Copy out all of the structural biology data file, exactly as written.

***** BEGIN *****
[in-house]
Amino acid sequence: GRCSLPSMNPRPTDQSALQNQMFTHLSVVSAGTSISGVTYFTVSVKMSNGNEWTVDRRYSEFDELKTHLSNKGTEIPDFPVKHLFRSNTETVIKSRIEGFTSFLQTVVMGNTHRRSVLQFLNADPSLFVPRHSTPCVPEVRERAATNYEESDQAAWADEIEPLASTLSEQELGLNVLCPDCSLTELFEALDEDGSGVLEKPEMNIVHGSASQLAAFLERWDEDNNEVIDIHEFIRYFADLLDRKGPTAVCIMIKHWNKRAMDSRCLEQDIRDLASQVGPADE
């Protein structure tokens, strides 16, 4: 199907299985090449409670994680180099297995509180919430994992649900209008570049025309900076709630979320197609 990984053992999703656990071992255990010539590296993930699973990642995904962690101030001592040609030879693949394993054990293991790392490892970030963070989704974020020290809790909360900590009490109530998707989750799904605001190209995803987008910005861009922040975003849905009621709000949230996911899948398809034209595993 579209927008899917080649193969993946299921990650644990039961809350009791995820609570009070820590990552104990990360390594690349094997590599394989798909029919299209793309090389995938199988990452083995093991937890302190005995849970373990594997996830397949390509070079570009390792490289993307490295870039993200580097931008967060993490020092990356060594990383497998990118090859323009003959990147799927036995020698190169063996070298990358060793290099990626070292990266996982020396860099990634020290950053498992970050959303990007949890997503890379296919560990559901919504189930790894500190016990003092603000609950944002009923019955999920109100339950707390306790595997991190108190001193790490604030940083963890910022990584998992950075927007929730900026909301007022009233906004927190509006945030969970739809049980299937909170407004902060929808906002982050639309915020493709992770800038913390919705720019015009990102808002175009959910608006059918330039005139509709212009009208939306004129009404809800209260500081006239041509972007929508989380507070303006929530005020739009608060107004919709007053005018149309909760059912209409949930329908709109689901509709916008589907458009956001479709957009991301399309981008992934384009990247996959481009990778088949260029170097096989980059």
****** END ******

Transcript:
[in-house]
Amino acid sequence: GRCSLPSMNPRPTDQSALQNQMFTHLSVVSAGTSISGVTYFTVSVKMSNGNEWTVDRRYSEFDELKTHLSNKGTEIPDFPVKHLFRSNTETVIKSRIEGFTSFLQTVVMGNTHRRSVLQFLNADPSLFVPRHSTPCVPEVRERAATNYEESDQAAWADEIEPLASTLSEQELGLNVLCPDCSLTELFEALDEDGSGVLEKPEMNIVHGSASQLAAFLERWDEDNNEVIDIHEFIRYFADLLDRKGPTAVCIMIKHWNKRAMDSRCLEQDIRDLASQVGPADE
């Protein structure tokens, strides 16, 4: 199907299985090449409670994680180099297995509180919430994992649900209008570049025309900076709630979320197609 990984053992999703656990071992255990010539590296993930699973990642995904962690101030001592040609030879693949394993054990293991790392490892970030963070989704974020020290809790909360900590009490109530998707989750799904605001190209995803987008910005861009922040975003849905009621709000949230996911899948398809034209595993 579209927008899917080649193969993946299921990650644990039961809350009791995820609570009070820590990552104990990360390594690349094997590599394989798909029919299209793309090389995938199988990452083995093991937890302190005995849970373990594997996830397949390509070079570009390792490289993307490295870039993200580097931008967060993490020092990356060594990383497998990118090859323009003959990147799927036995020698190169063996070298990358060793290099990626070292990266996982020396860099990634020290950053498992970050959303990007949890997503890379296919560990559901919504189930790894500190016990003092603000609950944002009923019955999920109100339950707390306790595997991190108190001193790490604030940083963890910022990584998992950075927007929730900026909301007022009233906004927190509006945030969970739809049980299937909170407004902060929808906002982050639309915020493709992770800038913390919705720019015009990102808002175009959910608006059918330039005139509709212009009208939306004129009404809800209260500081006239041509972007929508989380507070303006929530005020739009608060107004919709007053005018149309909760059912209409949930329908709109689901509709916008589907458009956001479709957009991301399309981008992934384009990247996959481009990778088949260029170097096989980059």